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Child Support Guidelines

Child support guidelines determine the amount of child support to be paid to the spouse with whom the children live. It is the principles established under sections 46b-215a-1, 46b-215a-2b, 46b-215a-3, 46b-215a-4a and 46b-215a-5b of the Regulations of Connecticut State Agencies.

Purposes of Child Support Guidelines

The primary purposes of the child support and arrear guidelines are:

(1) To provide uniform procedures for establishing an adequate level of support for children, and for repayment of child support arrears, subject to the ability of parents to pay.

(2) To make awards more equitable by ensuring the consistent treatment of persons in similar circumstances.

(3) To improve the efficiency of the court process by promoting settlements and by giving courts and the parties guidance in setting the levels of awards.

(4) To conform to applicable federal and state statutory and regulatory mandates. State of Connecticut, Commission for Child Support

Income Shares Model (Based on the Earning of the Parents)

The Income Shares Model believes that the child should receive the same proportion of parental income as he or she would have received if the parents lived together. Underlying the income shares model, therefore, is the policy that the parents should bear any additional expenses resulting from the maintenance of two separate households instead of one, since it is not the child’s decision for the divorce.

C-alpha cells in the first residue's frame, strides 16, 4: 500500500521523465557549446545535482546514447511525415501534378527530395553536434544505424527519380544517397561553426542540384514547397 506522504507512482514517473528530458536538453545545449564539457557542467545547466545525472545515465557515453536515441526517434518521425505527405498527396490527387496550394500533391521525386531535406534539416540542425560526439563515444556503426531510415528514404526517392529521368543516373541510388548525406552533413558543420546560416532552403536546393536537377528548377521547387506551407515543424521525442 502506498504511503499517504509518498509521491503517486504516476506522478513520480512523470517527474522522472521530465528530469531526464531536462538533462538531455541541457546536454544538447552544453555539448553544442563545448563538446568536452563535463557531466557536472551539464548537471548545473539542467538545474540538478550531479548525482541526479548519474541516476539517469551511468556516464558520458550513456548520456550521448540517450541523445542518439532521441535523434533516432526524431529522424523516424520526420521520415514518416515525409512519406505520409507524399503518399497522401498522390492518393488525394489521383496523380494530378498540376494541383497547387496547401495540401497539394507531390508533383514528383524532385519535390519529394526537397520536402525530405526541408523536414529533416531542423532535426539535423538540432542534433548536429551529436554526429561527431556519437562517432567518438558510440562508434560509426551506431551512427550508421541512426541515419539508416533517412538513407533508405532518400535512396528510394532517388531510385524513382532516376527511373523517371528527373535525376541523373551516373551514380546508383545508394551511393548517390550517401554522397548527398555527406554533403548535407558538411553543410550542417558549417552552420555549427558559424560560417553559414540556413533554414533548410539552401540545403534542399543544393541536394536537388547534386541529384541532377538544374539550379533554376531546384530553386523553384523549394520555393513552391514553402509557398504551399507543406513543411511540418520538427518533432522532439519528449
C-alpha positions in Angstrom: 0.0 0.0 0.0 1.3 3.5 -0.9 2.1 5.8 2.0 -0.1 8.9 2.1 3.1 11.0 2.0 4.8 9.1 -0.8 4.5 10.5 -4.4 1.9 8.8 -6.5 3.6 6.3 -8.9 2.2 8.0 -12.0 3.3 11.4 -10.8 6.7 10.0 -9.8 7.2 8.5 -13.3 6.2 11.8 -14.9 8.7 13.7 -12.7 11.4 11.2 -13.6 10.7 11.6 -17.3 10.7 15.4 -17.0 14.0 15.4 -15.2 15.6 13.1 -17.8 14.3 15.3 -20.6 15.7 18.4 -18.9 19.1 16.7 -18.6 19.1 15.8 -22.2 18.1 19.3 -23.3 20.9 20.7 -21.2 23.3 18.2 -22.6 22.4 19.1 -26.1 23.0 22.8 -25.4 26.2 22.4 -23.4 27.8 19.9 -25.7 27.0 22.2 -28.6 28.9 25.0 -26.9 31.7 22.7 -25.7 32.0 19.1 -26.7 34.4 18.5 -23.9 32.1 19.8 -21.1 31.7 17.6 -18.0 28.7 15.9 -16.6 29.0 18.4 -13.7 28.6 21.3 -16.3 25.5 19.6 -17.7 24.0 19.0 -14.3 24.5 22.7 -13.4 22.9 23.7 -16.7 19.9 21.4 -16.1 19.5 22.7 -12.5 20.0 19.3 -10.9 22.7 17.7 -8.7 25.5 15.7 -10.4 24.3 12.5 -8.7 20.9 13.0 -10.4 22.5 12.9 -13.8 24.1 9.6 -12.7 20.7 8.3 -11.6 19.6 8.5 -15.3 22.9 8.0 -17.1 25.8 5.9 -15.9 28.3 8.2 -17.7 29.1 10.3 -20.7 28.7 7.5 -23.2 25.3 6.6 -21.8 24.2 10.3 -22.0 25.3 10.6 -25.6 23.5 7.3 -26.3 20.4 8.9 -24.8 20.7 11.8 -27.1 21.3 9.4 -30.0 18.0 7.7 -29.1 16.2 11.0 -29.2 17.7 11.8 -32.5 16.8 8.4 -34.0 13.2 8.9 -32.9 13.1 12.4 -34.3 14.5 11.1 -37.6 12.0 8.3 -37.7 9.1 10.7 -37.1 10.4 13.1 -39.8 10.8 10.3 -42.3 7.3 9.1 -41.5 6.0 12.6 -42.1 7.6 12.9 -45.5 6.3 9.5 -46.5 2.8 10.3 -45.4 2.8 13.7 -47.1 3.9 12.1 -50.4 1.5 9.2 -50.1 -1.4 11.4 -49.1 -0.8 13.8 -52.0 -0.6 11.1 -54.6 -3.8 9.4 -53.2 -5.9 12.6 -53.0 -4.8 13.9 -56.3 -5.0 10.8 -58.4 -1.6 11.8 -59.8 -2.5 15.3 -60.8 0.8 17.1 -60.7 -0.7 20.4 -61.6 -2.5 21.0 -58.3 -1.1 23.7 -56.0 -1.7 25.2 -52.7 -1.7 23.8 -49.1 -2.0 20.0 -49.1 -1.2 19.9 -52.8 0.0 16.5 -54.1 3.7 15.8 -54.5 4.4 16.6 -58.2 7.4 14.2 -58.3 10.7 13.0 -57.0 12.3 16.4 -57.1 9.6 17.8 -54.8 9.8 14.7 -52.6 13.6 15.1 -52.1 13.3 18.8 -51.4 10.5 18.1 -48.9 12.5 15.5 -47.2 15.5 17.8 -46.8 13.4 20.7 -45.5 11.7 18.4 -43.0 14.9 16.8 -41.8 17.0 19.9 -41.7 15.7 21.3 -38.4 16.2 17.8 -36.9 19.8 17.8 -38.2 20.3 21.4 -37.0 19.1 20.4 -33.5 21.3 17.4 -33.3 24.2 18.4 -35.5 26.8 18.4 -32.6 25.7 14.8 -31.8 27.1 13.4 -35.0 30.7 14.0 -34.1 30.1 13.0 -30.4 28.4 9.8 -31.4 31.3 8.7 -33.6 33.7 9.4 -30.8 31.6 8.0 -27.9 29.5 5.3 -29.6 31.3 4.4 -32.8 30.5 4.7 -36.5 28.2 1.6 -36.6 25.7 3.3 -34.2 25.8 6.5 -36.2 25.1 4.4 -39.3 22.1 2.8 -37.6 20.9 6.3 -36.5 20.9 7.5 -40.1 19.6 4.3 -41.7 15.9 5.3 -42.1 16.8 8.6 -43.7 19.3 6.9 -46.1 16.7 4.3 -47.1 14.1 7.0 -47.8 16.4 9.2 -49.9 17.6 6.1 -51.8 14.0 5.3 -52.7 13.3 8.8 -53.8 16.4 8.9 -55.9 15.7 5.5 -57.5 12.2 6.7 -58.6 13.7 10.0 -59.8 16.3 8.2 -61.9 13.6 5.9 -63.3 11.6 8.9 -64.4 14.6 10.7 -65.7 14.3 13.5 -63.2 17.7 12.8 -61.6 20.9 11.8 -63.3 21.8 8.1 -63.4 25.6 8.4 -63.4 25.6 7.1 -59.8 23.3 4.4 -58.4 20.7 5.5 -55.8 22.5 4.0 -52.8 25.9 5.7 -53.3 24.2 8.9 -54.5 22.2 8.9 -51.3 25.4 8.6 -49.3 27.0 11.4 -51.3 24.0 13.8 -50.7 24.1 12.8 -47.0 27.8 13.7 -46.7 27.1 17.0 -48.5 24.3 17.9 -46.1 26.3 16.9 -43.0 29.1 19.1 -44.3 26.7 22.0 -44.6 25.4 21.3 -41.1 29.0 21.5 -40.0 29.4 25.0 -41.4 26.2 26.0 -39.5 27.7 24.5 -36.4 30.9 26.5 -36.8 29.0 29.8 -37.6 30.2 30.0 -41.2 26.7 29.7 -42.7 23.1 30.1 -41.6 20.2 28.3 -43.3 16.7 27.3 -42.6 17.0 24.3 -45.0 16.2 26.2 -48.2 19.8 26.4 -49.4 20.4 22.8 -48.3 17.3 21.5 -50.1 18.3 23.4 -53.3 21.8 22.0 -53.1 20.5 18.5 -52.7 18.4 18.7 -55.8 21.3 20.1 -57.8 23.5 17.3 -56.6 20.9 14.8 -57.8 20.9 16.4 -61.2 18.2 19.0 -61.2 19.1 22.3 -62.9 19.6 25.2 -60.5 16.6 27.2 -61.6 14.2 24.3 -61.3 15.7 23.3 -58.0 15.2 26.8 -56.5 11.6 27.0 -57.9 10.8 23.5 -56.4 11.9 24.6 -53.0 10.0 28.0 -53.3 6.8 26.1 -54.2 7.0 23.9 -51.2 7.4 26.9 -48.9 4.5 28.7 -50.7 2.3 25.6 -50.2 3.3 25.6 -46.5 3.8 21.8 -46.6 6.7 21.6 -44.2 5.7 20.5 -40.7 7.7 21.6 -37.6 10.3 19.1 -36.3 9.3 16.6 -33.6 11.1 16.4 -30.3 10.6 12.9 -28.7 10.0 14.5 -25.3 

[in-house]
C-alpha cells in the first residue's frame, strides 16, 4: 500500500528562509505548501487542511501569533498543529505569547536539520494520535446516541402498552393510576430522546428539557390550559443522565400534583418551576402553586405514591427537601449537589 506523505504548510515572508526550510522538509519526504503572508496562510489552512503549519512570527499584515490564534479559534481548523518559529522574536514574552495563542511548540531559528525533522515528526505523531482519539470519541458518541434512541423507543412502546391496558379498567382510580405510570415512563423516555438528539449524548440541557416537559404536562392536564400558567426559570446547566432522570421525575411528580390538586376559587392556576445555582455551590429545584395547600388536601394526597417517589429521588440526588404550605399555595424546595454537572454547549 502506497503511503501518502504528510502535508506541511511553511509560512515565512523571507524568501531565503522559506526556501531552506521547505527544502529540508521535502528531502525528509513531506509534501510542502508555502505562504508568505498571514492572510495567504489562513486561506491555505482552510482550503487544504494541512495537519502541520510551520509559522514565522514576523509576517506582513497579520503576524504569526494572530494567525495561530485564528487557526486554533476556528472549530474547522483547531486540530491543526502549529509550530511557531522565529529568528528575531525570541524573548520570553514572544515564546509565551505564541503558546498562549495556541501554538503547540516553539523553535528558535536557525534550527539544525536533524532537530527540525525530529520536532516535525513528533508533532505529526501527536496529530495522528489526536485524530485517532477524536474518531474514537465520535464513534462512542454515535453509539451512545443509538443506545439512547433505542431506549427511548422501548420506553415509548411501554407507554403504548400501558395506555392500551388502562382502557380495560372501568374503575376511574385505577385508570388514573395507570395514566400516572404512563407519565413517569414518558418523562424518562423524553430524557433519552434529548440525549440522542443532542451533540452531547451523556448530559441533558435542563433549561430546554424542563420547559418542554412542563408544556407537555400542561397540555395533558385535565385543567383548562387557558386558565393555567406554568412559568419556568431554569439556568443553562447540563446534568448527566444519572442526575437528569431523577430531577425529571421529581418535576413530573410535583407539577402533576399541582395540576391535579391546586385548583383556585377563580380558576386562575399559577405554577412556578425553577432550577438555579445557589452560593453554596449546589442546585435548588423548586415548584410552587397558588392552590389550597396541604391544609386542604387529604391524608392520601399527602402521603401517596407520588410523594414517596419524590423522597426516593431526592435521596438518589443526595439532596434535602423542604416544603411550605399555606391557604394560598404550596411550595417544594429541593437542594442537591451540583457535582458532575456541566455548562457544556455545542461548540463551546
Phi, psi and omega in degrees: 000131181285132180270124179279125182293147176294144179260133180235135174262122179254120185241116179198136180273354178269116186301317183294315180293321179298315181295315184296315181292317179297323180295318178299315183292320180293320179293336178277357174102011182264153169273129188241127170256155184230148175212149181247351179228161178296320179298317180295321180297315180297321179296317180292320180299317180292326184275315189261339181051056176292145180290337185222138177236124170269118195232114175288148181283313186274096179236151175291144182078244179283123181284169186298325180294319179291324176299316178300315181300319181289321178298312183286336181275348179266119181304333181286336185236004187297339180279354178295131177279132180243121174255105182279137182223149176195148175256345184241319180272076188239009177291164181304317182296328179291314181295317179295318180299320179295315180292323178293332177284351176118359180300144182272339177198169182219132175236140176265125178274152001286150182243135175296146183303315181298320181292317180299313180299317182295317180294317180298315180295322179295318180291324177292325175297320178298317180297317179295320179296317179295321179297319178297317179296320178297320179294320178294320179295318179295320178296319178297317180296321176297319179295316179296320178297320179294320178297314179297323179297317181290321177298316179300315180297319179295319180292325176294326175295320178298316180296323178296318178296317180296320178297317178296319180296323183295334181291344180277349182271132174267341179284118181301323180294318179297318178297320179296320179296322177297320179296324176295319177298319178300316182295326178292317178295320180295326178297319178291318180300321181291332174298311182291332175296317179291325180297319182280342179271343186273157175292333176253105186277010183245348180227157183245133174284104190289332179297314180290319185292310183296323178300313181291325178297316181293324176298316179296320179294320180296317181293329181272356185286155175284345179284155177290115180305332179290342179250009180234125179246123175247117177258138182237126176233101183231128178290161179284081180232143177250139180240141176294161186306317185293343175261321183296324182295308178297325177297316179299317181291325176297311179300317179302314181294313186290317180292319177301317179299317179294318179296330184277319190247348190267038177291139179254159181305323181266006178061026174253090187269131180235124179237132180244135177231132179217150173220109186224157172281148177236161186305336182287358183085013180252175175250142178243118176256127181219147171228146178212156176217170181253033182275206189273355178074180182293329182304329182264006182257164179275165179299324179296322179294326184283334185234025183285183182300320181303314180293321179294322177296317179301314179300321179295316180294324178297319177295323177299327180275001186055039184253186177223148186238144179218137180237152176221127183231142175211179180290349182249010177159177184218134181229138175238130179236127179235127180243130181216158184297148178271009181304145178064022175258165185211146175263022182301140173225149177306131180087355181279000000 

The child support guidelines are based on net income, which is defined as gross income less taxes and less deductions for health insurance and mandatory retirement plans. For multiple job holders or persons who usually work overtime, the child support guidelines are based on 45 hours of work per week. The earning beyond 45 hours is not included in child support calculations.

The calculations are based on the earning capacity of the parents rather than the actual earning.

Child Support Limit

Child support is paid until a child turns 18. However, if the child is still in high school when he or she turns 18, child support is paid until the child graduates or turns 19, whichever occurs first.

Can an Unmarried Parent Get Child Support?

An unmarried parent can get child support from the child’s other parent. This is often done in magistrate court through the bureau of child support.

What Happens if the Parent Fails to Provide Child Support?

If a parent fails to pay child support without good reason, then they lose their driver’s license and occupational licenses, and can have tax returns, personal injury settlements, and workers compensation payments attached to pay the overdue support.

Contact Our Experienced Family Lawyer in Bridgeport, CT

If you have any resolution or settlement to make, then child custody lawyer AttorneyGeorge W. Ganim Jr. has the experience and skills to help you. Call us today at (877)828-4279, (203)445-6542. We serve not only in Bridgeport, CT but also in Stamford, New Haven, Milford and Danbury.

Contact Us Now!

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Milford: 86 Cherry Street, Milford, Connecticut 06460
Bridgeport: 3354 Main St, Bridgeport, CT 06606
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